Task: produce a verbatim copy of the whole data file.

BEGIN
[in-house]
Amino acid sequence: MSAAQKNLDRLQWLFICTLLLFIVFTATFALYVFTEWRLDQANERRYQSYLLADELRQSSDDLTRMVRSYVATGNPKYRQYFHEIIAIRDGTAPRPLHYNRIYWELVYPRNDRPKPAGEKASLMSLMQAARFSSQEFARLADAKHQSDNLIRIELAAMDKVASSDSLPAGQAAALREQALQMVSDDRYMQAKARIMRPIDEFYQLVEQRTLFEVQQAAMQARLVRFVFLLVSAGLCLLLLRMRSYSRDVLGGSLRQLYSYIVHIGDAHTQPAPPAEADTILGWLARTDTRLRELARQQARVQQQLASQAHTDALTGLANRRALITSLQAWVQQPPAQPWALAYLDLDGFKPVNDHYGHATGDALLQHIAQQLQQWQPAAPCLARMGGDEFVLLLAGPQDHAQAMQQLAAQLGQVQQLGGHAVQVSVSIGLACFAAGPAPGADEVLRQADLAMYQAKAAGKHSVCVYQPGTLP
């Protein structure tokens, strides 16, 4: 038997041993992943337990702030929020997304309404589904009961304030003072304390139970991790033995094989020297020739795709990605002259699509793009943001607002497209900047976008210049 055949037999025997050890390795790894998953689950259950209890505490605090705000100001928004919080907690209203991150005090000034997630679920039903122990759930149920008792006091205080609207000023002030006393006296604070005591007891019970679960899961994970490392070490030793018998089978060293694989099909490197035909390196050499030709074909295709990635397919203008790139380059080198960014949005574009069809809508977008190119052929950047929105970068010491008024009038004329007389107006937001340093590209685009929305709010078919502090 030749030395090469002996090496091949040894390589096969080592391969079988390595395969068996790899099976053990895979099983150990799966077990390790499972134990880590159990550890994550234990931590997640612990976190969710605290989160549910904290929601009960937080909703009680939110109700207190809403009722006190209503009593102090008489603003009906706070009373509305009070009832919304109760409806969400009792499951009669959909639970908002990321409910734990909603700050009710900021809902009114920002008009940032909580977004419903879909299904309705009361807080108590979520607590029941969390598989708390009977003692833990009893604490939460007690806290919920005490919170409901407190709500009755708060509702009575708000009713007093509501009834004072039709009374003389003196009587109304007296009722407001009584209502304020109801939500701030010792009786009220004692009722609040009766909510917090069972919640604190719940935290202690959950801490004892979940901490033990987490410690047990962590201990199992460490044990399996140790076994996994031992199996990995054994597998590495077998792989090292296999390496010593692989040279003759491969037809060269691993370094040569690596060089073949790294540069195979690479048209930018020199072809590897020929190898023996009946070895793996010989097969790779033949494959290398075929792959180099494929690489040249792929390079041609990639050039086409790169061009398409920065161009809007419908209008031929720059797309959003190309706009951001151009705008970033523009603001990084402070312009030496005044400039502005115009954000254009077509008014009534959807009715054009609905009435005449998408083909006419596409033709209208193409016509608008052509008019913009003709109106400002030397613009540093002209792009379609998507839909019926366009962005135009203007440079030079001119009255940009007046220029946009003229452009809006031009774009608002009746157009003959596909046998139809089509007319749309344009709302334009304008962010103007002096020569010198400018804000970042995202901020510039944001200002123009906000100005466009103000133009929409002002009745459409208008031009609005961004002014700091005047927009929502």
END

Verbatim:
[in-house]
Amino acid sequence: MSAAQKNLDRLQWLFICTLLLFIVFTATFALYVFTEWRLDQANERRYQSYLLADELRQSSDDLTRMVRSYVATGNPKYRQYFHEIIAIRDGTAPRPLHYNRIYWELVYPRNDRPKPAGEKASLMSLMQAARFSSQEFARLADAKHQSDNLIRIELAAMDKVASSDSLPAGQAAALREQALQMVSDDRYMQAKARIMRPIDEFYQLVEQRTLFEVQQAAMQARLVRFVFLLVSAGLCLLLLRMRSYSRDVLGGSLRQLYSYIVHIGDAHTQPAPPAEADTILGWLARTDTRLRELARQQARVQQQLASQAHTDALTGLANRRALITSLQAWVQQPPAQPWALAYLDLDGFKPVNDHYGHATGDALLQHIAQQLQQWQPAAPCLARMGGDEFVLLLAGPQDHAQAMQQLAAQLGQVQQLGGHAVQVSVSIGLACFAAGPAPGADEVLRQADLAMYQAKAAGKHSVCVYQPGTLP
């Protein structure tokens, strides 16, 4: 038997041993992943337990702030929020997304309404589904009961304030003072304390139970991790033995094989020297020739795709990605002259699509793009943001607002497209900047976008210049 055949037999025997050890390795790894998953689950259950209890505490605090705000100001928004919080907690209203991150005090000034997630679920039903122990759930149920008792006091205080609207000023002030006393006296604070005591007891019970679960899961994970490392070490030793018998089978060293694989099909490197035909390196050499030709074909295709990635397919203008790139380059080198960014949005574009069809809508977008190119052929950047929105970068010491008024009038004329007389107006937001340093590209685009929305709010078919502090 030749030395090469002996090496091949040894390589096969080592391969079988390595395969068996790899099976053990895979099983150990799966077990390790499972134990880590159990550890994550234990931590997640612990976190969710605290989160549910904290929601009960937080909703009680939110109700207190809403009722006190209503009593102090008489603003009906706070009373509305009070009832919304109760409806969400009792499951009669959909639970908002990321409910734990909603700050009710900021809902009114920002008009940032909580977004419903879909299904309705009361807080108590979520607590029941969390598989708390009977003692833990009893604490939460007690806290919920005490919170409901407190709500009755708060509702009575708000009713007093509501009834004072039709009374003389003196009587109304007296009722407001009584209502304020109801939500701030010792009786009220004692009722609040009766909510917090069972919640604190719940935290202690959950801490004892979940901490033990987490410690047990962590201990199992460490044990399996140790076994996994031992199996990995054994597998590495077998792989090292296999390496010593692989040279003759491969037809060269691993370094040569690596060089073949790294540069195979690479048209930018020199072809590897020929190898023996009946070895793996010989097969790779033949494959290398075929792959180099494929690489040249792929390079041609990639050039086409790169061009398409920065161009809007419908209008031929720059797309959003190309706009951001151009705008970033523009603001990084402070312009030496005044400039502005115009954000254009077509008014009534959807009715054009609905009435005449998408083909006419596409033709209208193409016509608008052509008019913009003709109106400002030397613009540093002209792009379609998507839909019926366009962005135009203007440079030079001119009255940009007046220029946009003229452009809006031009774009608002009746157009003959596909046998139809089509007319749309344009709302334009304008962010103007002096020569010198400018804000970042995202901020510039944001200002123009906000100005466009103000133009929409002002009745459409208008031009609005961004002014700091005047927009929502």